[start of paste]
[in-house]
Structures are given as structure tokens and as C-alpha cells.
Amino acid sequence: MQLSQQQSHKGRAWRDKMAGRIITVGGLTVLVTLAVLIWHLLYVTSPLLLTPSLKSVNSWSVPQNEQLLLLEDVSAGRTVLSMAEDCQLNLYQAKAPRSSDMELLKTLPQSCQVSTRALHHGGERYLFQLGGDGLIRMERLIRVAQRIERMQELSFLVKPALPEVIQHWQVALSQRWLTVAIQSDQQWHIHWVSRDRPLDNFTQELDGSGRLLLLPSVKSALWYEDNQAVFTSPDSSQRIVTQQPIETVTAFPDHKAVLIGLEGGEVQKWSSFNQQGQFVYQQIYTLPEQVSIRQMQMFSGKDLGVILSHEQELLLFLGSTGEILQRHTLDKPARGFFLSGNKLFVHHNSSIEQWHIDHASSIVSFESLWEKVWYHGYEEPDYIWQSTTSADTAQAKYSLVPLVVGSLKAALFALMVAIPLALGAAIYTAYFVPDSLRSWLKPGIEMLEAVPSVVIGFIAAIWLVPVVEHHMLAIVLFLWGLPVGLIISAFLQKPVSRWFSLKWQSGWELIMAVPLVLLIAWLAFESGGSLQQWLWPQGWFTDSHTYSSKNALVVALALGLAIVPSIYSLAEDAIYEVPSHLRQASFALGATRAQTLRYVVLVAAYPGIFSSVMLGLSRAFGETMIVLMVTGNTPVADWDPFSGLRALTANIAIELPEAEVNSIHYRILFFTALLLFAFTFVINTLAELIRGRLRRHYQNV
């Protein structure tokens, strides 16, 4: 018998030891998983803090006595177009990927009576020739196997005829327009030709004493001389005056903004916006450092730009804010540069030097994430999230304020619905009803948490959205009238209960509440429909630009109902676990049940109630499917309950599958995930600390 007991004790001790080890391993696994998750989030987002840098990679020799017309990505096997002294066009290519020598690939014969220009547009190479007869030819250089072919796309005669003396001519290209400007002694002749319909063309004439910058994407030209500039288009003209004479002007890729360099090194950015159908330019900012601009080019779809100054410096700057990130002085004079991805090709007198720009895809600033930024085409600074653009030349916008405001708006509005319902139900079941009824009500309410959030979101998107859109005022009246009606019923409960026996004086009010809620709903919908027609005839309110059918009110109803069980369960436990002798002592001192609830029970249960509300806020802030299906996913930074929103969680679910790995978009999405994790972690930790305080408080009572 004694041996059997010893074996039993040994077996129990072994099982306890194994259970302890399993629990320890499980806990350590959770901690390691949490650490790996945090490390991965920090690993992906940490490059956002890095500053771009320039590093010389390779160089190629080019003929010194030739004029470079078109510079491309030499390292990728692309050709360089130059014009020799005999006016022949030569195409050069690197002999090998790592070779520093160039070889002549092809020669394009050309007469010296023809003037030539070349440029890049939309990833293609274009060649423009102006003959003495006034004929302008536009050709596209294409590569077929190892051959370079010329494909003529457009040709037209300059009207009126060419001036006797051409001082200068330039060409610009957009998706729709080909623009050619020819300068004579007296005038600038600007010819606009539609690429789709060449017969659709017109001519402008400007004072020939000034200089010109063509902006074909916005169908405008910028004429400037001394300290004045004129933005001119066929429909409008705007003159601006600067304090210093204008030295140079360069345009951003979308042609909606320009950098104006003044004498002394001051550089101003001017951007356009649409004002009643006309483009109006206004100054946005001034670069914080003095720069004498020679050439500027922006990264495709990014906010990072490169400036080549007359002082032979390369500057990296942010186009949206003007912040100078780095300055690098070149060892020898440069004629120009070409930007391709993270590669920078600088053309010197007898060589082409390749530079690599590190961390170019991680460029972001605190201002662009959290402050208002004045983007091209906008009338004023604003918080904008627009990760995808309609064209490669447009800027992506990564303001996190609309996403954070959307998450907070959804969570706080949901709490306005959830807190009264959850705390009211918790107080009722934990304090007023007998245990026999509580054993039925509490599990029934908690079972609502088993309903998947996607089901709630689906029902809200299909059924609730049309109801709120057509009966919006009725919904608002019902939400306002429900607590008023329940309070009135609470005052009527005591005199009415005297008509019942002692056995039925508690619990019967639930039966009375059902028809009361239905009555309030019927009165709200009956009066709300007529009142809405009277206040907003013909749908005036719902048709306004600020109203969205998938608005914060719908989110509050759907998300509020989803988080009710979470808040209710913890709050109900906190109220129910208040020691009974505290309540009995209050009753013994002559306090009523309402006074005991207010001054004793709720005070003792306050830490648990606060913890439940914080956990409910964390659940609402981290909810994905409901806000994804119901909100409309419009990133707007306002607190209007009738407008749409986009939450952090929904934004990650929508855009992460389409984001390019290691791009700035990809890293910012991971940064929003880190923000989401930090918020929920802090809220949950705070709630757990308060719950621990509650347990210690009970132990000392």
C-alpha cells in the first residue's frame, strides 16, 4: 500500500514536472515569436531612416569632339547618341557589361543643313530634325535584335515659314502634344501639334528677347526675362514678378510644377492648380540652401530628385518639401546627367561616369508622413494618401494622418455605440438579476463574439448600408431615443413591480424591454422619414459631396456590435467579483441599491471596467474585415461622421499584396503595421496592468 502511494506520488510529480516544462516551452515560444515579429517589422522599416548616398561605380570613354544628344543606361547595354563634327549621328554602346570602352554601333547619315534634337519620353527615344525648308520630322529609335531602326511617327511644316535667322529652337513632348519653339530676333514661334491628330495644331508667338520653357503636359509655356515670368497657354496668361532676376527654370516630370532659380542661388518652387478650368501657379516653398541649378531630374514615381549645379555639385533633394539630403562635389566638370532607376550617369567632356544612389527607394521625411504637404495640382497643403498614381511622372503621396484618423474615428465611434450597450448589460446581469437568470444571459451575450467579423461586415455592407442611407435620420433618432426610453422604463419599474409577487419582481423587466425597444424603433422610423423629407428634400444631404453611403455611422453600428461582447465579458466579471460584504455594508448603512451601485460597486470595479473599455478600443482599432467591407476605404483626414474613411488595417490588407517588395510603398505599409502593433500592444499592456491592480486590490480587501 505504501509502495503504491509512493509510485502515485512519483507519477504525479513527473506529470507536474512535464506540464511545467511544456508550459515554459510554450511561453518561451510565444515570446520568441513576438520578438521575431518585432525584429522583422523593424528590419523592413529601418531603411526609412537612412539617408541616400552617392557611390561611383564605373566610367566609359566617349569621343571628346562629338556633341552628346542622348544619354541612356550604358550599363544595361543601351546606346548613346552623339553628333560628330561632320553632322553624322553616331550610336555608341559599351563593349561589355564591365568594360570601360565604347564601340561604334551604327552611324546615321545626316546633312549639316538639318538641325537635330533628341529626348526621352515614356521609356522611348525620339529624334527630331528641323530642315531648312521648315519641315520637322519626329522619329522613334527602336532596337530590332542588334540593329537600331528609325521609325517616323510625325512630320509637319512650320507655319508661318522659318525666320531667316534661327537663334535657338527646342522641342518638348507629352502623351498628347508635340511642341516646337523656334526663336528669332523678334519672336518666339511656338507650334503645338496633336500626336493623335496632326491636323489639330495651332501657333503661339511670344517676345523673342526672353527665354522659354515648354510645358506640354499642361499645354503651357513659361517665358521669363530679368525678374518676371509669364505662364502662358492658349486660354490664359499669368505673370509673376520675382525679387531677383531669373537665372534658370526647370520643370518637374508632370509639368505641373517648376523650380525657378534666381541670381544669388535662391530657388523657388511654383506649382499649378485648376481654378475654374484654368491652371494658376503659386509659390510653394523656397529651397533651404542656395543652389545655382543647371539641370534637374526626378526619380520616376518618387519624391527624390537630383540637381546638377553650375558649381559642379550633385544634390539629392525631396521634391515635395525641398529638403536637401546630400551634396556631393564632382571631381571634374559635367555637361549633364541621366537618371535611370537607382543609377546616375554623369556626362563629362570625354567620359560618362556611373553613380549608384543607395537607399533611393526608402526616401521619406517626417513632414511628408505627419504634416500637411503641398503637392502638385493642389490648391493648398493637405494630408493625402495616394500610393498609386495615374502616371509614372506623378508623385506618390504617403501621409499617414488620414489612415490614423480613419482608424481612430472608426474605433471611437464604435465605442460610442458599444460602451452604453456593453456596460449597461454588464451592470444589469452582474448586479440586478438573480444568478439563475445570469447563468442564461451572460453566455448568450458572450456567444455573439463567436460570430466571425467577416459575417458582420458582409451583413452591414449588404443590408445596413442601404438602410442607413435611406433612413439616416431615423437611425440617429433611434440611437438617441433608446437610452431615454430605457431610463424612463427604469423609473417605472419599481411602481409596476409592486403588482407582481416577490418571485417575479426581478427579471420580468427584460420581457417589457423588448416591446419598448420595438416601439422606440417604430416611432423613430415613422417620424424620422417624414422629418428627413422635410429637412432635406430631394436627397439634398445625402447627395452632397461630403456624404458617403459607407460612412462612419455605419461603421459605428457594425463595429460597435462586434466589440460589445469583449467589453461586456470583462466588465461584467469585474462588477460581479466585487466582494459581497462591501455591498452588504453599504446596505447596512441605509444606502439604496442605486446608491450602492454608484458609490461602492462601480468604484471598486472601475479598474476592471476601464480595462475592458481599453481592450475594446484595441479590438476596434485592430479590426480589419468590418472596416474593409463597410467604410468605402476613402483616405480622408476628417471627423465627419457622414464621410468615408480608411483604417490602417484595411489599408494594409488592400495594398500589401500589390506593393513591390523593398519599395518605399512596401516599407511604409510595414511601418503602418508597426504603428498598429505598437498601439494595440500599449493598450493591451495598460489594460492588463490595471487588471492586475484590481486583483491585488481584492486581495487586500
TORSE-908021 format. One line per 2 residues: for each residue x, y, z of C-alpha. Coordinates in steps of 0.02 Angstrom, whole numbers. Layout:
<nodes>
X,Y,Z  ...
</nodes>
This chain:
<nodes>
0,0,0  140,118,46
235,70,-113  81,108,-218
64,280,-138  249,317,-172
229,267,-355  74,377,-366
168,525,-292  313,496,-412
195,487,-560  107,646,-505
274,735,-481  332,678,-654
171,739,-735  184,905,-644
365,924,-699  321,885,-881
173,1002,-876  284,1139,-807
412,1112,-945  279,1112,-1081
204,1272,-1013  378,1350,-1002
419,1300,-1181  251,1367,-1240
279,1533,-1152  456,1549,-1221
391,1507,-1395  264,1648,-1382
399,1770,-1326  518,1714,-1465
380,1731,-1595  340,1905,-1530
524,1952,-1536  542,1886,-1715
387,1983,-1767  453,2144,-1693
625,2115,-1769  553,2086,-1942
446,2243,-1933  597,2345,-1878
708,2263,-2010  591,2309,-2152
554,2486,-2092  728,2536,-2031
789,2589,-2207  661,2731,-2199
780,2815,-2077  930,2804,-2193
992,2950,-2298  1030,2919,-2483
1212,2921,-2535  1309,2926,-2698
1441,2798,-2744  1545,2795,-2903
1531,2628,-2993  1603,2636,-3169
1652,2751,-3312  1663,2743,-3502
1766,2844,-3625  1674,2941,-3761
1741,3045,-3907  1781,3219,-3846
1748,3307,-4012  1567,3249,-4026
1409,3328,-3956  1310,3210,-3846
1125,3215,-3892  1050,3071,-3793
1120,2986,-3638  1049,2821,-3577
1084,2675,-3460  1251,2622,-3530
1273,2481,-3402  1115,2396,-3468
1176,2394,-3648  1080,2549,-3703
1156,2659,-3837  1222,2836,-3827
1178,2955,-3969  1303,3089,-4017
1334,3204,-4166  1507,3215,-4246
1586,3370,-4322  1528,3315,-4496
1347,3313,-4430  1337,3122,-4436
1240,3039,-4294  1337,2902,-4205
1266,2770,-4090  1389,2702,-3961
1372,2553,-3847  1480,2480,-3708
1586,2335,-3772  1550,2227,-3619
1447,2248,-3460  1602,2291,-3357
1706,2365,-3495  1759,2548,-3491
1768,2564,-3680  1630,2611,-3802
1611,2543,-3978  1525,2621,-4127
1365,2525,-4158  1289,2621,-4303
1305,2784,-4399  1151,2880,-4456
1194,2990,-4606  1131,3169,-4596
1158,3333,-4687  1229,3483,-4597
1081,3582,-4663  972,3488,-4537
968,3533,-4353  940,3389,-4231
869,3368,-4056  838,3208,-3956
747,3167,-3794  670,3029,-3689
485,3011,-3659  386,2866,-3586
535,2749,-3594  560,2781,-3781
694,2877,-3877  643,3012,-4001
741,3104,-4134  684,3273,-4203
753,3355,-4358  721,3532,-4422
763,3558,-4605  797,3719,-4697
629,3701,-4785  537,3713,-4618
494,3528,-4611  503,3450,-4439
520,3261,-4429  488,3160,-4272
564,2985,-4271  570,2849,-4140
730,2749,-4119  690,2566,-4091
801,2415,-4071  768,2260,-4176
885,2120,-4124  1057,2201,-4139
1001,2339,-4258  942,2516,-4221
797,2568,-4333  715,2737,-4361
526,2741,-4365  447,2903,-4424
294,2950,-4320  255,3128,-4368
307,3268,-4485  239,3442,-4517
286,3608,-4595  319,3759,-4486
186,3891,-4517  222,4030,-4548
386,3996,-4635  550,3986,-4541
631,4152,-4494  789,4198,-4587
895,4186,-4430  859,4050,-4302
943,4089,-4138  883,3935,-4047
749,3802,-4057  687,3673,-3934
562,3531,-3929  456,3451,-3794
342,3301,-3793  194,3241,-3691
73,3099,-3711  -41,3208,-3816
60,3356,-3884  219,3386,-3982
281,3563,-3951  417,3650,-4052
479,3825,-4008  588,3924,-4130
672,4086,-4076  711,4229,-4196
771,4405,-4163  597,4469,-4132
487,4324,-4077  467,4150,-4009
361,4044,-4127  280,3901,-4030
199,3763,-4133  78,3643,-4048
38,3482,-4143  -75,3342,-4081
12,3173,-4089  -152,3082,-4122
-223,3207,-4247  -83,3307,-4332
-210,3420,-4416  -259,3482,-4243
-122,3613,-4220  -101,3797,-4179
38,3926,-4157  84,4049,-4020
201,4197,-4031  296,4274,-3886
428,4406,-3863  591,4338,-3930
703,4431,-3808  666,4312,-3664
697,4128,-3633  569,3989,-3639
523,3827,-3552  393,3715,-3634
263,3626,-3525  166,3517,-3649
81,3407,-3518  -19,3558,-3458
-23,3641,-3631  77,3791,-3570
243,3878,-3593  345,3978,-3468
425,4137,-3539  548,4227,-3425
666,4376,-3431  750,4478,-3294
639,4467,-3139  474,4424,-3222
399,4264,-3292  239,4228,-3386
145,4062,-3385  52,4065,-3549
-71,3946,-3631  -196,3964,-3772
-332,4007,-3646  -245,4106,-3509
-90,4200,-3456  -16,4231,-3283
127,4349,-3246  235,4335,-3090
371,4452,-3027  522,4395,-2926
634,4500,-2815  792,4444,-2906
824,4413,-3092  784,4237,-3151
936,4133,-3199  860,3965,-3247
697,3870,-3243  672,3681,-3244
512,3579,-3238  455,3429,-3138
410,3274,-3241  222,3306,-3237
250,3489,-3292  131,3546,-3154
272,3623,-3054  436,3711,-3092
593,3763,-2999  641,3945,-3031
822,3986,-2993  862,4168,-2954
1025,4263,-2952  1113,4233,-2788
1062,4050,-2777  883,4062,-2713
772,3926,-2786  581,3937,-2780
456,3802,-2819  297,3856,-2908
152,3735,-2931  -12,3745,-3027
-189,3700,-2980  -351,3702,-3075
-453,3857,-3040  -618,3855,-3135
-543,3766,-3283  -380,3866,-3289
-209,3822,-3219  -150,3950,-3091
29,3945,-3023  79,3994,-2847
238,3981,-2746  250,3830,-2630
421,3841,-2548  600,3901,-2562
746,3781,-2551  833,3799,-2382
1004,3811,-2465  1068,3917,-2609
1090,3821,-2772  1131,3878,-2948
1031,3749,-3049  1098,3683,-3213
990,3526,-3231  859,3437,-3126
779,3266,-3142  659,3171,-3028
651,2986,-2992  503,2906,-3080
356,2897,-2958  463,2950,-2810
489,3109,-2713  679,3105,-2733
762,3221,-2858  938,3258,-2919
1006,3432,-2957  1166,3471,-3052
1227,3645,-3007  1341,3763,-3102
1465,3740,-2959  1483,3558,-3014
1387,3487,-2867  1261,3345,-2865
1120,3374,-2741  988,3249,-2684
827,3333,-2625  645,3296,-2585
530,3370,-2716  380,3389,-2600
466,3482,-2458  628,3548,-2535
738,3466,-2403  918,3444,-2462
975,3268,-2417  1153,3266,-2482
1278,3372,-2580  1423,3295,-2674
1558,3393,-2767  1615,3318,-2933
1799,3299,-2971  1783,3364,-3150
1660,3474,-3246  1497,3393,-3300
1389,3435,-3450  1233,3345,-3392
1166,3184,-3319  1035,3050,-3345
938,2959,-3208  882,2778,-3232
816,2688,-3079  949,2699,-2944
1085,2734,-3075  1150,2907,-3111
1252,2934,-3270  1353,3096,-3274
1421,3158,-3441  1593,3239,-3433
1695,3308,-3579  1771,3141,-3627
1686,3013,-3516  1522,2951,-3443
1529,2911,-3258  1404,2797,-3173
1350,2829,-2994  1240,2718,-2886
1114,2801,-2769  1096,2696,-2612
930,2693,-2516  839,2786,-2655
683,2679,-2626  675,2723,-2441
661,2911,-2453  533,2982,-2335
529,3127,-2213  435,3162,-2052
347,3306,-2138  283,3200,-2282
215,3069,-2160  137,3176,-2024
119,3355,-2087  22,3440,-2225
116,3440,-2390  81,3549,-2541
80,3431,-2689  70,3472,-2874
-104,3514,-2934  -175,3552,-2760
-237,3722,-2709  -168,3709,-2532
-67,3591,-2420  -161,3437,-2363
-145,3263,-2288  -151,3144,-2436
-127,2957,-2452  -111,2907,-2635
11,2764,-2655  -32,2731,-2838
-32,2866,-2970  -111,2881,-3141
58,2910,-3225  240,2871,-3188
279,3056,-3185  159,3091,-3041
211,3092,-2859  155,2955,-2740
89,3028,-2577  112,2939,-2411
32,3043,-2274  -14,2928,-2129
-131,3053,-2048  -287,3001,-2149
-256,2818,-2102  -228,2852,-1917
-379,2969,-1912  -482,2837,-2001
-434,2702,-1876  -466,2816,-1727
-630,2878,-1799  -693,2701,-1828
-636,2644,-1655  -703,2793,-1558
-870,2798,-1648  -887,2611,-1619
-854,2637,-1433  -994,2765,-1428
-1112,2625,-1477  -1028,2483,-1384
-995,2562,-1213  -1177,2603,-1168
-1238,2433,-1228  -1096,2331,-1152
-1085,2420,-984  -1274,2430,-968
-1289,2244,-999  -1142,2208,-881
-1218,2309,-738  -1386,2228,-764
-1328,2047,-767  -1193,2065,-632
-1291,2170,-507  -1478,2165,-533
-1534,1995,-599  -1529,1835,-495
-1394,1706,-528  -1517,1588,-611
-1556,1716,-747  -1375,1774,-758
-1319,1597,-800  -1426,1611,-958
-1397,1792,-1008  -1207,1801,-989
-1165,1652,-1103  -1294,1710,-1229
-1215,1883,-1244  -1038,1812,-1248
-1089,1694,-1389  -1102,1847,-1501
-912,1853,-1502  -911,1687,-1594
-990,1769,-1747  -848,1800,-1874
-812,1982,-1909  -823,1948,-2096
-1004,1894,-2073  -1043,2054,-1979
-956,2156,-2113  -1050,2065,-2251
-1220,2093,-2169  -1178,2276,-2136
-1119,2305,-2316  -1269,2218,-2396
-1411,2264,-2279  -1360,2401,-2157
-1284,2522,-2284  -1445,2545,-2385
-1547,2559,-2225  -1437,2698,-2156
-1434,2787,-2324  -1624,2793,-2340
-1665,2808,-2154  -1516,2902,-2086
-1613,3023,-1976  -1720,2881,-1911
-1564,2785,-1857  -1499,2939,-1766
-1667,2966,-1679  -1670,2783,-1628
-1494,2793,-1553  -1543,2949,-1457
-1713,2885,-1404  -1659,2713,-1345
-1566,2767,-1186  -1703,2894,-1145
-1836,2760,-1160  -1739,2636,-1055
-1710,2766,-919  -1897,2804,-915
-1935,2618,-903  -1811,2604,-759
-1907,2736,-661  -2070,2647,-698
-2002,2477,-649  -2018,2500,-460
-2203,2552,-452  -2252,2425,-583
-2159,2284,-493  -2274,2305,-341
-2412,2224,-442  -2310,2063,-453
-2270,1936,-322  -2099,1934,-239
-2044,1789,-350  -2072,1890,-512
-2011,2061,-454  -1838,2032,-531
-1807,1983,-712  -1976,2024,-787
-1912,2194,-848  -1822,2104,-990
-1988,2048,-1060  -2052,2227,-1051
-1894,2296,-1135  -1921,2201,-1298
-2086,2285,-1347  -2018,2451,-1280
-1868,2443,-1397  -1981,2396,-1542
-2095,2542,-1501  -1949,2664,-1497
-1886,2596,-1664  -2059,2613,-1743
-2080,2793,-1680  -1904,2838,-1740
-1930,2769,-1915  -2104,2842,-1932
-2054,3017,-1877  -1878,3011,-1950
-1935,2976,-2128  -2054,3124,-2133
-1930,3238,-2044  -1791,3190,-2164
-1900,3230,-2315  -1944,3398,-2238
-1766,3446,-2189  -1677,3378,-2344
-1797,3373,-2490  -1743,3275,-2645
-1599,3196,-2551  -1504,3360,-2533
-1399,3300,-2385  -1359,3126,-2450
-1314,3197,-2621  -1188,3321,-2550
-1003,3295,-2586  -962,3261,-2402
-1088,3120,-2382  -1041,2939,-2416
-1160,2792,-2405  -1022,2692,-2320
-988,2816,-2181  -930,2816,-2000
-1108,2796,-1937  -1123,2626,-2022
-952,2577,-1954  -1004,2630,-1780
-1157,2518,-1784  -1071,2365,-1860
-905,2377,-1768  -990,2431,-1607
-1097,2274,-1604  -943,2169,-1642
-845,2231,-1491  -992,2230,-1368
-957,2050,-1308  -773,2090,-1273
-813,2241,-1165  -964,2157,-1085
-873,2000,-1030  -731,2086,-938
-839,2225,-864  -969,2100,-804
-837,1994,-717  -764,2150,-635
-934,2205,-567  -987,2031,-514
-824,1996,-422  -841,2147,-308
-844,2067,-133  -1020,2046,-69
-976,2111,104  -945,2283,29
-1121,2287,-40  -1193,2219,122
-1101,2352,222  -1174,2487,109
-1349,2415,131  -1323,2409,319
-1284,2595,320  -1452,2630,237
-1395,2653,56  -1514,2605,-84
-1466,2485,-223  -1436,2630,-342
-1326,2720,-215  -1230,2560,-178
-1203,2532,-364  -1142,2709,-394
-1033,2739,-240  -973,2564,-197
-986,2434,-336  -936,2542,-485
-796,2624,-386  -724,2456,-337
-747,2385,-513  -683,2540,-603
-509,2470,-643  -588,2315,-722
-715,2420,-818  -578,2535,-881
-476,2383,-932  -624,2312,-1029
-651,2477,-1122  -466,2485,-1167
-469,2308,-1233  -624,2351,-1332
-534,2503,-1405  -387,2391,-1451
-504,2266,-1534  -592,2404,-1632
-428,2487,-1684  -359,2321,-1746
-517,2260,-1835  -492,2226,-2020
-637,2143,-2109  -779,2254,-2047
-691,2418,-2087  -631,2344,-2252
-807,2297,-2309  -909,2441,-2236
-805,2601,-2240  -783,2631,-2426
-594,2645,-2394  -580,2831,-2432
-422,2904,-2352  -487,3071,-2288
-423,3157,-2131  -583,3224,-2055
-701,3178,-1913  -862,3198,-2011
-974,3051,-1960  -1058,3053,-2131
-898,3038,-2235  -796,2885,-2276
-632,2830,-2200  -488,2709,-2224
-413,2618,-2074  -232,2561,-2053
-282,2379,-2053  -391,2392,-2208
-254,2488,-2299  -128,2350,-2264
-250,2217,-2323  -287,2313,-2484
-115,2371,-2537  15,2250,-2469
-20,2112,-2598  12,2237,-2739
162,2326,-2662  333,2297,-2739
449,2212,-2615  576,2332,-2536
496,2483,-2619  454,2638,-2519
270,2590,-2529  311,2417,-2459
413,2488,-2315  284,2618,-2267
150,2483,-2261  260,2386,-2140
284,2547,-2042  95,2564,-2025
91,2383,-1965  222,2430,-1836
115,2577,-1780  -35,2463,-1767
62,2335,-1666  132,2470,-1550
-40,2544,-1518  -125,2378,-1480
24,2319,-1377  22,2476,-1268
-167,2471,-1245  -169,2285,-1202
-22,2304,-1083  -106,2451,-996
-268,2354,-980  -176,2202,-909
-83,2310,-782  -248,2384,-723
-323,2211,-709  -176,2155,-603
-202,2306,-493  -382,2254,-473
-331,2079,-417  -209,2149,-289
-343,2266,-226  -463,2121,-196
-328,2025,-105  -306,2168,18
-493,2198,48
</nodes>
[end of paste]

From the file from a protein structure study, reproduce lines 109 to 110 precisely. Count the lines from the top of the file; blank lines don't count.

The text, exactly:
12,3173,-4089  -152,3082,-4122
-223,3207,-4247  -83,3307,-4332